The first rule of zero-days is no one talks about zero-days (so we’ll explain)

Discussion in 'privacy general' started by lotuseclat79, Oct 21, 2015.

  1. lotuseclat79

    lotuseclat79 Registered Member

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  2. deBoetie

    deBoetie Registered Member

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    I'd disagree with a quote in the article:
    "It's that they hold no real threat for the average business or citizen."
    When you read the evidence of the large-scale capability under Quantum Insert for example, where they are industrializing to hundreds of thousands if not worse, then they jolly well are threats to business or citizens. Industrial espionage is certainly a factor, attacks on sys admins in ISPs, financial institutions etc.
    It's true that they will go to great lengths to make the detection of malware introduced in this way (as per Regin), but they definitely ARE looking to mass-attack, not just mass-surveil. And I think this will be automated, e.g. if you use strong encryption, you'll be at higher risk. No warrant, no probable cause - that's the unlawful path that the LEAs are treading.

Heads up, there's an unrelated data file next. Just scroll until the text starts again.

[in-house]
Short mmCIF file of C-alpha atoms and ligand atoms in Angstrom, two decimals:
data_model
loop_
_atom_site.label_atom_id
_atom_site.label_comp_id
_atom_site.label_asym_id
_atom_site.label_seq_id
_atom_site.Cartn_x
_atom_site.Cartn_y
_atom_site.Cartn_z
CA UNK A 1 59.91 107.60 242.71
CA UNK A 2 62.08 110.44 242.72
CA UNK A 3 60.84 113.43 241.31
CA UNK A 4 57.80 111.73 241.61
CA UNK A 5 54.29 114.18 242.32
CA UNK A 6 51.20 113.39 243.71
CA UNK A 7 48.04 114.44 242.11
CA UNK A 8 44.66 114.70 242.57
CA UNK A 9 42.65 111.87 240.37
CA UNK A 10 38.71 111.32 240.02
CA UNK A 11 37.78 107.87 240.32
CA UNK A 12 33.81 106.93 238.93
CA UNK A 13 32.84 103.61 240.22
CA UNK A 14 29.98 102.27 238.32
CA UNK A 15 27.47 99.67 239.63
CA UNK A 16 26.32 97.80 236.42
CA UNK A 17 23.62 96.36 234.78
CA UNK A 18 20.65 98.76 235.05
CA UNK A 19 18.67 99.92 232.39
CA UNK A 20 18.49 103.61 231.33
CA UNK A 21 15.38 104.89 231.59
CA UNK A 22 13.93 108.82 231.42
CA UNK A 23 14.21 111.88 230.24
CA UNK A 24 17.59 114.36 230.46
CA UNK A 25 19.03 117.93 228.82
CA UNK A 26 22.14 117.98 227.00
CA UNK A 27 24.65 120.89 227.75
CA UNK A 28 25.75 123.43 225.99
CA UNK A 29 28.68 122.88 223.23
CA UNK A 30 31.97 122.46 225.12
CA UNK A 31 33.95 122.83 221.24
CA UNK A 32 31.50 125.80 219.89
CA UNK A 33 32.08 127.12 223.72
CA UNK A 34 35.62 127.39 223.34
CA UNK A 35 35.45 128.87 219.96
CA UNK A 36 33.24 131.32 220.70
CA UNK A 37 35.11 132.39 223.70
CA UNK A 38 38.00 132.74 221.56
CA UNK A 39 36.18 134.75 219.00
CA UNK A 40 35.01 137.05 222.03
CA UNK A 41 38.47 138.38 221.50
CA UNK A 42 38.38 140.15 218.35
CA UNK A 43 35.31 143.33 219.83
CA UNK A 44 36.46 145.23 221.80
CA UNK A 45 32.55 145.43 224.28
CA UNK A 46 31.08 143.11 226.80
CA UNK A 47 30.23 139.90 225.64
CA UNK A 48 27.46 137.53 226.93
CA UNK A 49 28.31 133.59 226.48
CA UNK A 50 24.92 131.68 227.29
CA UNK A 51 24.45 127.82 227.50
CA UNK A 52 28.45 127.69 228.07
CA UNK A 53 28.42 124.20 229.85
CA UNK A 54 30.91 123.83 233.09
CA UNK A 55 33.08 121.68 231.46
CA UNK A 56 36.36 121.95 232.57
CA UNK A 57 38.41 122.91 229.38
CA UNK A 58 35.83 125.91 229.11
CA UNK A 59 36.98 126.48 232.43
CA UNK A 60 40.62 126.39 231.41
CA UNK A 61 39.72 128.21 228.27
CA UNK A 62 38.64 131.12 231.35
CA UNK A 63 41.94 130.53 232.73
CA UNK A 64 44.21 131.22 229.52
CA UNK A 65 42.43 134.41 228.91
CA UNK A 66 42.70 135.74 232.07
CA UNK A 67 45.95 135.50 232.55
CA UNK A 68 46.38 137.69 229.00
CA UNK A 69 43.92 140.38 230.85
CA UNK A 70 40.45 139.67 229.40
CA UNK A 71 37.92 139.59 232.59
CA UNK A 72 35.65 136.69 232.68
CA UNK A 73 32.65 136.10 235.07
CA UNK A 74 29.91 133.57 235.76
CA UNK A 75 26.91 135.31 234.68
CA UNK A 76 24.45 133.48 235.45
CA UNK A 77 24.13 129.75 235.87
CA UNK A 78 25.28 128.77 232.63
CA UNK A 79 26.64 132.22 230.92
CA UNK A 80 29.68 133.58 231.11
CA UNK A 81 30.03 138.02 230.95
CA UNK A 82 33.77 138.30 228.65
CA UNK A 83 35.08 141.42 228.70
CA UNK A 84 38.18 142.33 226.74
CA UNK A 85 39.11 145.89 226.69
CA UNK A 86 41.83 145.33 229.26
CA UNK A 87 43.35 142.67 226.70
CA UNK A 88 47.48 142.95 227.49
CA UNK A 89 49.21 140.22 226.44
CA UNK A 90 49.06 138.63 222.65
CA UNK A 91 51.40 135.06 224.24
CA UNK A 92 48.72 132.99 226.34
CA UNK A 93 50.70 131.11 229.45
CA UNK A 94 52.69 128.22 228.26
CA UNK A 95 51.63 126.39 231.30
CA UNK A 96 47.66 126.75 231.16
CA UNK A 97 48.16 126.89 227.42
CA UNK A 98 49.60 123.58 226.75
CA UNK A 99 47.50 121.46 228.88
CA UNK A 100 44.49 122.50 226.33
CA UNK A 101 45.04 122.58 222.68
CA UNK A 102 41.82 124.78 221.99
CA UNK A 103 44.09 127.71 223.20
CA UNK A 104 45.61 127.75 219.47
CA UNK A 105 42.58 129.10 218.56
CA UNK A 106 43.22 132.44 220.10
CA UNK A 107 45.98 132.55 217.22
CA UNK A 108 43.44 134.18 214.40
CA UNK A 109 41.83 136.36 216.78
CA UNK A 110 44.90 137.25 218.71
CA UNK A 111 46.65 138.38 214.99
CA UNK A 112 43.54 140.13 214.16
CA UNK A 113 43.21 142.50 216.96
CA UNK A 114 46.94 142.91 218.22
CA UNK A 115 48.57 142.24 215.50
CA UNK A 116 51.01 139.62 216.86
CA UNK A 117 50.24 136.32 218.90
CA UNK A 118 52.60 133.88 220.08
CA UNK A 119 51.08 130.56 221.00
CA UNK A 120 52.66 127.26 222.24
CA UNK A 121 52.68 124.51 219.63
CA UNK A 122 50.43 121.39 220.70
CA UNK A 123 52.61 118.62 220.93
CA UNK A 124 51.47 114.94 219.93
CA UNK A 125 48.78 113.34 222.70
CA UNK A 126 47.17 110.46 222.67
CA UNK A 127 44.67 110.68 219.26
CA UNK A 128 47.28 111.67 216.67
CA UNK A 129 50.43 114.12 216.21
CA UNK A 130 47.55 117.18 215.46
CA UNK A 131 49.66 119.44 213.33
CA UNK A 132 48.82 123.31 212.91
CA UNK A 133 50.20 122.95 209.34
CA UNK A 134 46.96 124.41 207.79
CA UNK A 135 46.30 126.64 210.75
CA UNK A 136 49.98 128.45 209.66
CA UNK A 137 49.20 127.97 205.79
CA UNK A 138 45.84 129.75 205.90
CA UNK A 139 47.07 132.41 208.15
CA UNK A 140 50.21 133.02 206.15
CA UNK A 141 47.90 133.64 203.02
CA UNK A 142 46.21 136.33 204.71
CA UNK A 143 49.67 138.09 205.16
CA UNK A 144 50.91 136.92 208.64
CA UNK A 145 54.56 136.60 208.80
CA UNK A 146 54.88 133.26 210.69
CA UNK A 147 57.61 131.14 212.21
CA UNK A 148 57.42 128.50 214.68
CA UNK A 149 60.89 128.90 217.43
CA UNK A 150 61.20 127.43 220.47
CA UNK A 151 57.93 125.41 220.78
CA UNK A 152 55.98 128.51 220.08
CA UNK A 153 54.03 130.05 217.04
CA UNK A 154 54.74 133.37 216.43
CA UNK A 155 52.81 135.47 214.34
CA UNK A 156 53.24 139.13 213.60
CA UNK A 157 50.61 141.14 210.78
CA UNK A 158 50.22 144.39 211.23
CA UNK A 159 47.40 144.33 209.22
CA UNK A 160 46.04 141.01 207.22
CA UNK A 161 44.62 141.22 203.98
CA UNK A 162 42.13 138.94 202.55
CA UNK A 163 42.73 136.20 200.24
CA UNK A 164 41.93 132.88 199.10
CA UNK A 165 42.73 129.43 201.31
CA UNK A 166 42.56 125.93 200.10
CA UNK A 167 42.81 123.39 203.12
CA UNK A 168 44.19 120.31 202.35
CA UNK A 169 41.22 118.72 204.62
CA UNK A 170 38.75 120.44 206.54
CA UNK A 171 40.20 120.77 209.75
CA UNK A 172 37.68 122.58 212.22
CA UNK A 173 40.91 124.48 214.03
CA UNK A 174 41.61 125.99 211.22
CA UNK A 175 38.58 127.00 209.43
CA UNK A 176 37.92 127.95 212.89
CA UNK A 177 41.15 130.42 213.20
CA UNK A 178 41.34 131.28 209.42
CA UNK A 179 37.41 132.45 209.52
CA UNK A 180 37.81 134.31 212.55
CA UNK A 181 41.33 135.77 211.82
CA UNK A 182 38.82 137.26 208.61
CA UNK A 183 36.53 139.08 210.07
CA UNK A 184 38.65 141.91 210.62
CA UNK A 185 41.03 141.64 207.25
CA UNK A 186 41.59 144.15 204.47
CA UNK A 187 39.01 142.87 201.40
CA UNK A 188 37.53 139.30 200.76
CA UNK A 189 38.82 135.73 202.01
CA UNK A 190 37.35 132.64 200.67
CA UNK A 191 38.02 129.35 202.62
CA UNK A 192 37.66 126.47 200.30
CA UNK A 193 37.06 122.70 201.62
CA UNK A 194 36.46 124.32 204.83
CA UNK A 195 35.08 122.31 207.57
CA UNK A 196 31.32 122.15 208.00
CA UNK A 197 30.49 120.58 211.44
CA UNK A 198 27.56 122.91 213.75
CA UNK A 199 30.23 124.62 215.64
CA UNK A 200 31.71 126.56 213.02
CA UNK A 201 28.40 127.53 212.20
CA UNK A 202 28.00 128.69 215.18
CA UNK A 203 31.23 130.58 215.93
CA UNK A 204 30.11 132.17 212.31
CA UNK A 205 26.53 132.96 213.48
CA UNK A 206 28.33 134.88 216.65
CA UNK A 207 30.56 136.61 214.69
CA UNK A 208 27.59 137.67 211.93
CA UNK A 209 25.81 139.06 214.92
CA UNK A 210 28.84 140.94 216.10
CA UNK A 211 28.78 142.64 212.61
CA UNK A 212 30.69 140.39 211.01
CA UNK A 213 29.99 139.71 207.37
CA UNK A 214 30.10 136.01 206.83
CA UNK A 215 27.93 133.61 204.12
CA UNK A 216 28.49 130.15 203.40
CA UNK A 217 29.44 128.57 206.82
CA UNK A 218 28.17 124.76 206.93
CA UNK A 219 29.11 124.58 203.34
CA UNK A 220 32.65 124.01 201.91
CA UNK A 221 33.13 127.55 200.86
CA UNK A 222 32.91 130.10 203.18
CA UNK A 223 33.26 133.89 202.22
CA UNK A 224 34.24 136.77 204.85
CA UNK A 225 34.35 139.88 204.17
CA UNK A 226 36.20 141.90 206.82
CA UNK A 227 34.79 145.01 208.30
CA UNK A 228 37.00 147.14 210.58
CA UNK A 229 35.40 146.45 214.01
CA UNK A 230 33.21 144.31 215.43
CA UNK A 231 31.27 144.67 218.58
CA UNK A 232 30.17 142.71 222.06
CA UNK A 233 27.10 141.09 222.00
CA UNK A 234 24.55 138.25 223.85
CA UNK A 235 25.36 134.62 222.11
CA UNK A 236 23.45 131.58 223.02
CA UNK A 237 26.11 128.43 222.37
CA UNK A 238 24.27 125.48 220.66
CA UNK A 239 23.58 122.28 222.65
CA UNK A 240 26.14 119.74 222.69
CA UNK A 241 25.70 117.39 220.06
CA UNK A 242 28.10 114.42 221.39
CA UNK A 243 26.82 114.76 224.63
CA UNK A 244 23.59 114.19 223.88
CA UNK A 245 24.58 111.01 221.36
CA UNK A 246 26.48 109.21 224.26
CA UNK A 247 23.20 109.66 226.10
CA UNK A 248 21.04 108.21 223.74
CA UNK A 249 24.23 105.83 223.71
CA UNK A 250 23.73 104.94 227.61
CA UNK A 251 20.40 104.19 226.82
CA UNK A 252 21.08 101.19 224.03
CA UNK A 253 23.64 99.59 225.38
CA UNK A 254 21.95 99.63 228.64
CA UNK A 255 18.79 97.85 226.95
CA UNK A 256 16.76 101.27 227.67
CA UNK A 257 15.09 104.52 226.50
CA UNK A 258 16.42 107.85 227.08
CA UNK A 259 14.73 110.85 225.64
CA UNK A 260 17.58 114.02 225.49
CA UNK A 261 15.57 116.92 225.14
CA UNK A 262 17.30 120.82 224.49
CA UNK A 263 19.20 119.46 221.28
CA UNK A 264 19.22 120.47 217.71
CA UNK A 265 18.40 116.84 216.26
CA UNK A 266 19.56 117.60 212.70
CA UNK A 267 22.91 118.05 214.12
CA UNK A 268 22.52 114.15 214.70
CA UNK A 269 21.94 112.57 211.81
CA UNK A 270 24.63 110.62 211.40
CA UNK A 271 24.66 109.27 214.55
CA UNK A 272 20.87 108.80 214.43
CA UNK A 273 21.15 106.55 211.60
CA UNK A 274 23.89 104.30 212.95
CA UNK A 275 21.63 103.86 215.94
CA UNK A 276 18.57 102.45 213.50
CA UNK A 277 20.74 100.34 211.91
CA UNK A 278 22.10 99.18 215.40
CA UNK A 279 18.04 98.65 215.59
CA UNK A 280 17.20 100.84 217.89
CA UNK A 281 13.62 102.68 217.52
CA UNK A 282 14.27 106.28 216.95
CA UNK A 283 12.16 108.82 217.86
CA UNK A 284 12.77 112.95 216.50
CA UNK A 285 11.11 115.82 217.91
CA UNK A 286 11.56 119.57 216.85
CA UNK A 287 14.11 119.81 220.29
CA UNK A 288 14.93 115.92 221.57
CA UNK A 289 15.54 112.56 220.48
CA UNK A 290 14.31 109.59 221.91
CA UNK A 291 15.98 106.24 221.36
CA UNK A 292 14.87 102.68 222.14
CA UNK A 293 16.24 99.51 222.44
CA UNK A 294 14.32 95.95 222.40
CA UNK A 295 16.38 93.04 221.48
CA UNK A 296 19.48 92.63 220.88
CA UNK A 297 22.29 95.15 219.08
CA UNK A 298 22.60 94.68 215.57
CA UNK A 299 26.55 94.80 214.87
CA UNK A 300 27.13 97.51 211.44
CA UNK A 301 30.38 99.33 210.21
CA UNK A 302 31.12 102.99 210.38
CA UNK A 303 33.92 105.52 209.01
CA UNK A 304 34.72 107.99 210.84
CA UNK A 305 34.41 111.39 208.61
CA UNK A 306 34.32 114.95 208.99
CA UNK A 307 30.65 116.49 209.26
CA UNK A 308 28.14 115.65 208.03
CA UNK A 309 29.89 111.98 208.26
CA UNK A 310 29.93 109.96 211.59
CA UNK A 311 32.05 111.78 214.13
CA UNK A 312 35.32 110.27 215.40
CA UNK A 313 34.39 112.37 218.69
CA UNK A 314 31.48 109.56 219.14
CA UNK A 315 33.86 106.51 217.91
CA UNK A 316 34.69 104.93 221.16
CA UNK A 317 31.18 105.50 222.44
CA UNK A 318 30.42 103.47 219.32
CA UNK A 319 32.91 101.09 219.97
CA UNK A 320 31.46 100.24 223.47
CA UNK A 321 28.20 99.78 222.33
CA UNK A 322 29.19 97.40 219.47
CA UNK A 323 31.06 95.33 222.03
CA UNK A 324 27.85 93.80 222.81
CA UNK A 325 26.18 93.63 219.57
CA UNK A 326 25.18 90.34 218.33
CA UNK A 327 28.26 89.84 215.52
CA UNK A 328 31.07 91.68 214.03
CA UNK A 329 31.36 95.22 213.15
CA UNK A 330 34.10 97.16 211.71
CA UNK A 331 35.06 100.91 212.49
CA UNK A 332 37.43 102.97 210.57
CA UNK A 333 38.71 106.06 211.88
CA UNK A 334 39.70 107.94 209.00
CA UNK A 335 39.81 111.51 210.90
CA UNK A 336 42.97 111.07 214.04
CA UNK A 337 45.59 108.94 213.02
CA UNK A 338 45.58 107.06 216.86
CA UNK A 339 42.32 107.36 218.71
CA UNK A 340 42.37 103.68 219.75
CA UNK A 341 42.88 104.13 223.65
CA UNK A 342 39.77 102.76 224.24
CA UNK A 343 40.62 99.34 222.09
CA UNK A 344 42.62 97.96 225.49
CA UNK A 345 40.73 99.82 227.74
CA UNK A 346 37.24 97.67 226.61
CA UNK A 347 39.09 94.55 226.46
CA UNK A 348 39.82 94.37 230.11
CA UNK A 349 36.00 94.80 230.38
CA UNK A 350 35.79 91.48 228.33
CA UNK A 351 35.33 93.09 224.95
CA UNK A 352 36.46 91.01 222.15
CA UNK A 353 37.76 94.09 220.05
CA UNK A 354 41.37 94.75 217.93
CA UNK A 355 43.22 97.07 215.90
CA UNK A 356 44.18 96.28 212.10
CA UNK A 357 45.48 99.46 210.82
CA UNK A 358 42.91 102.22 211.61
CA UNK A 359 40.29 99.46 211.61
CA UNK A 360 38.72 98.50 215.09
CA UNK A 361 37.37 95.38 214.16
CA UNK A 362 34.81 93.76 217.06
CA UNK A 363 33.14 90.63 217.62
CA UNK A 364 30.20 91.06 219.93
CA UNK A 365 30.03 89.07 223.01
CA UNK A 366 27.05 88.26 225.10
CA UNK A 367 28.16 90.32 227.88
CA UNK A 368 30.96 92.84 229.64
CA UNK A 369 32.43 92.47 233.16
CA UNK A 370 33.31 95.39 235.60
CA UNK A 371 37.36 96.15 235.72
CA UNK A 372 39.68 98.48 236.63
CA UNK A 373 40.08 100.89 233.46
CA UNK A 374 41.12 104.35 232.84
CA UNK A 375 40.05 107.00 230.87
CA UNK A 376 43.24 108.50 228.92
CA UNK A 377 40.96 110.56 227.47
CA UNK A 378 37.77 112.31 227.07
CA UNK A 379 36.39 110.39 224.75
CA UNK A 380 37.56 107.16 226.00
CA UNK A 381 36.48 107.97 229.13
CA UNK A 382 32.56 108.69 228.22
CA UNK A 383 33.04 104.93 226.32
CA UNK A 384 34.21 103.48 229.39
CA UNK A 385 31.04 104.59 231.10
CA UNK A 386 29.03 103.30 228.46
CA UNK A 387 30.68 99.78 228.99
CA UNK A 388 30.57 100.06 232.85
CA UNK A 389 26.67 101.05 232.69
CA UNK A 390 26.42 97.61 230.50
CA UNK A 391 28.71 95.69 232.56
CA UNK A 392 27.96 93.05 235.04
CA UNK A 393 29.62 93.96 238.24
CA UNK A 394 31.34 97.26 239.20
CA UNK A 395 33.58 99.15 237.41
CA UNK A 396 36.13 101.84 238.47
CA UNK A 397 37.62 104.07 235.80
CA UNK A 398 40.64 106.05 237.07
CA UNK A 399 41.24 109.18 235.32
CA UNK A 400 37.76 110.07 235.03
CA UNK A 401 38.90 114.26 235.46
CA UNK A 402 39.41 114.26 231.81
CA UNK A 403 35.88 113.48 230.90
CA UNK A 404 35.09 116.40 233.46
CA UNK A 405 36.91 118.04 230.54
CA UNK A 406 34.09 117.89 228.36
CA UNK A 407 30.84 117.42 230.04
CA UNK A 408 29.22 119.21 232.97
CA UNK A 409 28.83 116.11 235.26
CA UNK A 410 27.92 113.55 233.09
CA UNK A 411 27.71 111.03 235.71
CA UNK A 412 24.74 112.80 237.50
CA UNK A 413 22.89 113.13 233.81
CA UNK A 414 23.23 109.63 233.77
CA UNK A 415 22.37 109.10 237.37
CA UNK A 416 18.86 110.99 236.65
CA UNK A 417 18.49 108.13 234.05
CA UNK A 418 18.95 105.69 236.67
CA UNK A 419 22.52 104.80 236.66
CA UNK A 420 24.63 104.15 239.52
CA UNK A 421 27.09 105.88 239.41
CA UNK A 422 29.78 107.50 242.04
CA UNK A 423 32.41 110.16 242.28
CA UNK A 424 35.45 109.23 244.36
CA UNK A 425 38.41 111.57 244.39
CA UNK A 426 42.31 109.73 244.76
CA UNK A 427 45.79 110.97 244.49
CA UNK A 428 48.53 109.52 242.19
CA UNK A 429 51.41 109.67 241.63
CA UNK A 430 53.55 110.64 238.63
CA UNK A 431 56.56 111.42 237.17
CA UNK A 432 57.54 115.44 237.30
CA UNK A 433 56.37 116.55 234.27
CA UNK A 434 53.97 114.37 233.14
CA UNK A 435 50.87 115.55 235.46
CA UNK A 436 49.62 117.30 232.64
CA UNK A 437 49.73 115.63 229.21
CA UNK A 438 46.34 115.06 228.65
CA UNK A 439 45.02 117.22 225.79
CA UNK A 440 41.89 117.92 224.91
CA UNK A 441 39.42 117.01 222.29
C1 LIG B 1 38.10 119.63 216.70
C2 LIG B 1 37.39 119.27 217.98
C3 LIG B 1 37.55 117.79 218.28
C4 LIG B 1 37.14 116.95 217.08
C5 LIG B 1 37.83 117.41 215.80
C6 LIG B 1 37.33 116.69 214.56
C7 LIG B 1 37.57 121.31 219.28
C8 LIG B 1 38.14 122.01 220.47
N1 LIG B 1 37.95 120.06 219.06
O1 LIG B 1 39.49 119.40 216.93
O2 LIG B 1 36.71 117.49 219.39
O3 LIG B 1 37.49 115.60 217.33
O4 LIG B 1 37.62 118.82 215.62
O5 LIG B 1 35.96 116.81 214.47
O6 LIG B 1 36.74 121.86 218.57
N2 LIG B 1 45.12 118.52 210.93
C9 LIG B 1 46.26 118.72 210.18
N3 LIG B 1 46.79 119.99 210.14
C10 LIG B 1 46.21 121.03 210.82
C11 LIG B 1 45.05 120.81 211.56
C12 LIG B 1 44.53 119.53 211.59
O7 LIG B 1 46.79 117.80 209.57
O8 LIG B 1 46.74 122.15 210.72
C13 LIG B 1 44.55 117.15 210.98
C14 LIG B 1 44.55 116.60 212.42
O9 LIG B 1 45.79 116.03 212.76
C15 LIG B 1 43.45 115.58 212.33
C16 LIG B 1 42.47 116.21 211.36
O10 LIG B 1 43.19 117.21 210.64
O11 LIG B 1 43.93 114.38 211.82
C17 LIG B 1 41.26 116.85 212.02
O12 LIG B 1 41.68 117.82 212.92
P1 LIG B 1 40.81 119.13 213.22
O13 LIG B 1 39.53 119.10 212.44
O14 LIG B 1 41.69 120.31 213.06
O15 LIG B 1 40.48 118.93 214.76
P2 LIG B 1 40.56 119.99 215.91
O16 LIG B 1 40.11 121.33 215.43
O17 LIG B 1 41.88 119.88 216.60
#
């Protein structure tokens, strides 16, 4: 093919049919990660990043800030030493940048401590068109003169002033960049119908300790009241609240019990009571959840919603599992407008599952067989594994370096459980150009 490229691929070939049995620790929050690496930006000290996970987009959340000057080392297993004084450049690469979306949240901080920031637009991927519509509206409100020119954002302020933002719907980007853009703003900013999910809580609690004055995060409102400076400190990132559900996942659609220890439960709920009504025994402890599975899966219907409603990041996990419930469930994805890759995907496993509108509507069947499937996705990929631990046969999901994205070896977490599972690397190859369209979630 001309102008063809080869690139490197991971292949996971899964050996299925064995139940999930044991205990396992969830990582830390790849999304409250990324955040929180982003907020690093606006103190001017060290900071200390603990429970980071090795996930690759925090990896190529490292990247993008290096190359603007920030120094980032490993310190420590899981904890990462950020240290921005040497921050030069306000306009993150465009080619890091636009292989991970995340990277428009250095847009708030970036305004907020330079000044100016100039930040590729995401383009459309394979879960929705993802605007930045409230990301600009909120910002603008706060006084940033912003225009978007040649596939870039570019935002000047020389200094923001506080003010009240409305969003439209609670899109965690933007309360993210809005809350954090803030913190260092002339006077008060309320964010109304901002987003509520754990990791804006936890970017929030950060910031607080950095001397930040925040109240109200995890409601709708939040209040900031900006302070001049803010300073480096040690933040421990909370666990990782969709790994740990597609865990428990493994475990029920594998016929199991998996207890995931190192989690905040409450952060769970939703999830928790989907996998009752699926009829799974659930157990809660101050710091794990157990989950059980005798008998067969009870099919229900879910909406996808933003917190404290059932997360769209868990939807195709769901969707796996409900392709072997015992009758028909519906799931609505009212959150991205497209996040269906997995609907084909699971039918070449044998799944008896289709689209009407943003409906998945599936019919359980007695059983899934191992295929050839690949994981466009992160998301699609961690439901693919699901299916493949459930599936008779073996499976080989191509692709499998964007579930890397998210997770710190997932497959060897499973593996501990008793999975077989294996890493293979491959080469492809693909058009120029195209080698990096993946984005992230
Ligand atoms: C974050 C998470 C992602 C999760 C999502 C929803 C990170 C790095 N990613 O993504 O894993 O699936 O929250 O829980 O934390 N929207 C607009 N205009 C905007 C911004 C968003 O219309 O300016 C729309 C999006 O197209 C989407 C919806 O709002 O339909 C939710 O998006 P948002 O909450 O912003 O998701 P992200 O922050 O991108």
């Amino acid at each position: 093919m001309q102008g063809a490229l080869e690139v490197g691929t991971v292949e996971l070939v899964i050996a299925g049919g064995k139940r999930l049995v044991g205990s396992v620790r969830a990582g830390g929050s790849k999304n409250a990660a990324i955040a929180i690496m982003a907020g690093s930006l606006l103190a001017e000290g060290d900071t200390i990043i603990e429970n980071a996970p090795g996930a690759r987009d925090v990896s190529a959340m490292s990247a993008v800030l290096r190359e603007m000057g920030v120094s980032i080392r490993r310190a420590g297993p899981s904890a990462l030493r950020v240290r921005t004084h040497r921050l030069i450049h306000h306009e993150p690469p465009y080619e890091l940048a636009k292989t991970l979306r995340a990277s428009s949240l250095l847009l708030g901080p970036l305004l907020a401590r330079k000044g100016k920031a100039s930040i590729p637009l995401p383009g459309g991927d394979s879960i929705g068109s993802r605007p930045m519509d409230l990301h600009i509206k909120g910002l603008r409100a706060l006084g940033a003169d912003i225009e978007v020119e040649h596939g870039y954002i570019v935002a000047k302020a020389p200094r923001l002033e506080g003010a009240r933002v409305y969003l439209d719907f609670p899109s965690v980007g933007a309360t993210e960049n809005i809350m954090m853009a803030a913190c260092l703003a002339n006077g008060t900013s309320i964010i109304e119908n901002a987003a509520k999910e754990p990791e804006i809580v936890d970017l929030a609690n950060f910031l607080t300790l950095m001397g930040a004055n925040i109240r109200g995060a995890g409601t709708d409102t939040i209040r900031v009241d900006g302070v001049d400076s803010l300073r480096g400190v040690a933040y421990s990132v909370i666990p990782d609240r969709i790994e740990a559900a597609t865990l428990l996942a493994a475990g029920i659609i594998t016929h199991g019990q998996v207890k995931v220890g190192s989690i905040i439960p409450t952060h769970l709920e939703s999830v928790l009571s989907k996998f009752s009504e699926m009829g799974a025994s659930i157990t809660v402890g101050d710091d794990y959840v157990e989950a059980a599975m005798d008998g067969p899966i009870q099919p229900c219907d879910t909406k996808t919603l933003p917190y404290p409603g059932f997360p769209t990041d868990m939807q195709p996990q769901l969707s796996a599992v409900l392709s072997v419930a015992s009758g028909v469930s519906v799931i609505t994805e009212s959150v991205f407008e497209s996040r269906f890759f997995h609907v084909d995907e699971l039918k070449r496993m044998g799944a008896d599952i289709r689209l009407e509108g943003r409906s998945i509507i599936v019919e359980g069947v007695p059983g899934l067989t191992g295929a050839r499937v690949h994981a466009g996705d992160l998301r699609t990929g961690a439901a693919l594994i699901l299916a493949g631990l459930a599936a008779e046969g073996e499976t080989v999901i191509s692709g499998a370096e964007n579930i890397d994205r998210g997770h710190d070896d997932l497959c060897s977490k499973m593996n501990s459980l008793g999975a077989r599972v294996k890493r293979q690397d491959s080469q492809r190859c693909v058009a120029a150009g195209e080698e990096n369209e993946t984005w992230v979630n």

Which makes sandboxing, virtualisation and containerisation all vital tools.
     
  3. lotuseclat79

    lotuseclat79 Registered Member

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    Hackers Make Cars Safer. Don’t Ban Them From Tinkering.

    -- Tom
     
  4. driekus

    driekus Registered Member

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    Now what percent of the population does this though :) Still leaves 99.99% of the population vulnerable.

    Making tinkering illegal really only serves the government. My guess is the three letter agencies are upset that security researchers keep exposing zero day exploits they are using.

    I am sure the car hacking rules were proposed by the car companies who pay for...... I mean donate heavily to political election campaigns. The population is served greatly by responsible security researchers. Recent car hacks were exposed responsibly (maybe except for the freeway engine shutdown). Public safety was advanced and it built strong awareness of the issues connecting cars to the internet.
     
  5. deBoetie

    deBoetie Registered Member

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    Car control systems flat out shouldn't be connected to the internet at all. They should be air-gapped. Zero-days, known bugs, front doors or back-doors doesn't matter, there is no way of them being safe.
    That they are so speaks more to the power of lobbying as you say, rather then what's sensible technically or in the purchaser's interest. The day when you licence your car rather than buy it is coming ever closer.
     
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